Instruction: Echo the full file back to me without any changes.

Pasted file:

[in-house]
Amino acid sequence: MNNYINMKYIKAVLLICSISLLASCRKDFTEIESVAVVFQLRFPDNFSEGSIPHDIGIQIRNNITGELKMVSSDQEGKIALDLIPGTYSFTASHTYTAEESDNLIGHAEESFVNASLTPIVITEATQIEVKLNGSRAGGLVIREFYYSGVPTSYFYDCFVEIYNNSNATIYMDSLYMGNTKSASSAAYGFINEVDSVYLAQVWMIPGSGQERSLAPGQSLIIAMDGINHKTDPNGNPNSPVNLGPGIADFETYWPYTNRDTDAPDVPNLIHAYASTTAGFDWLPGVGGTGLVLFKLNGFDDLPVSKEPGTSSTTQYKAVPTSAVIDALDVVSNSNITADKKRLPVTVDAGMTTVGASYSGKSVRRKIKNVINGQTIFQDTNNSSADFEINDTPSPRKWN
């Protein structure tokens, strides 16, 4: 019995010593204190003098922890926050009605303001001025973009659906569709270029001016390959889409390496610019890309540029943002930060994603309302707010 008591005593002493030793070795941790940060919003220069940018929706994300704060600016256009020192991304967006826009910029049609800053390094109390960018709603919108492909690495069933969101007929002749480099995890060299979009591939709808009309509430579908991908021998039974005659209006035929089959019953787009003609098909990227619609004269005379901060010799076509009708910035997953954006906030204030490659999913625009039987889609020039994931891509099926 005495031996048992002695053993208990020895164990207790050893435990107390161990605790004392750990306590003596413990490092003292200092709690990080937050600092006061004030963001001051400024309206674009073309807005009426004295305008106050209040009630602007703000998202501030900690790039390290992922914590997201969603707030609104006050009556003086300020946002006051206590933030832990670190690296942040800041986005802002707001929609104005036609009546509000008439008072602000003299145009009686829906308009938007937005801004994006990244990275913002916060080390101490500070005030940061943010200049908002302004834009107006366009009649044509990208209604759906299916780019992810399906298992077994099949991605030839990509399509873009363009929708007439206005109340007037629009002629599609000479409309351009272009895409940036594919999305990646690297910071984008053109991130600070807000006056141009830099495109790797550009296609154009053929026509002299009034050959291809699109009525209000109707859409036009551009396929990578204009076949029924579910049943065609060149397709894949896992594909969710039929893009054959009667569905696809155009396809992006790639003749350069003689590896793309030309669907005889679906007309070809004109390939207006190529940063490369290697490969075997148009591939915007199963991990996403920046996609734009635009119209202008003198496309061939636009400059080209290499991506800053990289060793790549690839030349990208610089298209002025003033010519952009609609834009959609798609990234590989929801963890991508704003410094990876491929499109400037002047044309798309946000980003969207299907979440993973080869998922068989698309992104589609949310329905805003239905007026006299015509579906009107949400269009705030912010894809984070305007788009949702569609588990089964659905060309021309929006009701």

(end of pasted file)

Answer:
[in-house]
Amino acid sequence: MNNYINMKYIKAVLLICSISLLASCRKDFTEIESVAVVFQLRFPDNFSEGSIPHDIGIQIRNNITGELKMVSSDQEGKIALDLIPGTYSFTASHTYTAEESDNLIGHAEESFVNASLTPIVITEATQIEVKLNGSRAGGLVIREFYYSGVPTSYFYDCFVEIYNNSNATIYMDSLYMGNTKSASSAAYGFINEVDSVYLAQVWMIPGSGQERSLAPGQSLIIAMDGINHKTDPNGNPNSPVNLGPGIADFETYWPYTNRDTDAPDVPNLIHAYASTTAGFDWLPGVGGTGLVLFKLNGFDDLPVSKEPGTSSTTQYKAVPTSAVIDALDVVSNSNITADKKRLPVTVDAGMTTVGASYSGKSVRRKIKNVINGQTIFQDTNNSSADFEINDTPSPRKWN
């Protein structure tokens, strides 16, 4: 019995010593204190003098922890926050009605303001001025973009659906569709270029001016390959889409390496610019890309540029943002930060994603309302707010 008591005593002493030793070795941790940060919003220069940018929706994300704060600016256009020192991304967006826009910029049609800053390094109390960018709603919108492909690495069933969101007929002749480099995890060299979009591939709808009309509430579908991908021998039974005659209006035929089959019953787009003609098909990227619609004269005379901060010799076509009708910035997953954006906030204030490659999913625009039987889609020039994931891509099926 005495031996048992002695053993208990020895164990207790050893435990107390161990605790004392750990306590003596413990490092003292200092709690990080937050600092006061004030963001001051400024309206674009073309807005009426004295305008106050209040009630602007703000998202501030900690790039390290992922914590997201969603707030609104006050009556003086300020946002006051206590933030832990670190690296942040800041986005802002707001929609104005036609009546509000008439008072602000003299145009009686829906308009938007937005801004994006990244990275913002916060080390101490500070005030940061943010200049908002302004834009107006366009009649044509990208209604759906299916780019992810399906298992077994099949991605030839990509399509873009363009929708007439206005109340007037629009002629599609000479409309351009272009895409940036594919999305990646690297910071984008053109991130600070807000006056141009830099495109790797550009296609154009053929026509002299009034050959291809699109009525209000109707859409036009551009396929990578204009076949029924579910049943065609060149397709894949896992594909969710039929893009054959009667569905696809155009396809992006790639003749350069003689590896793309030309669907005889679906007309070809004109390939207006190529940063490369290697490969075997148009591939915007199963991990996403920046996609734009635009119209202008003198496309061939636009400059080209290499991506800053990289060793790549690839030349990208610089298209002025003033010519952009609609834009959609798609990234590989929801963890991508704003410094990876491929499109400037002047044309798309946000980003969207299907979440993973080869998922068989698309992104589609949310329905805003239905007026006299015509579906009107949400269009705030912010894809984070305007788009949702569609588990089964659905060309021309929006009701």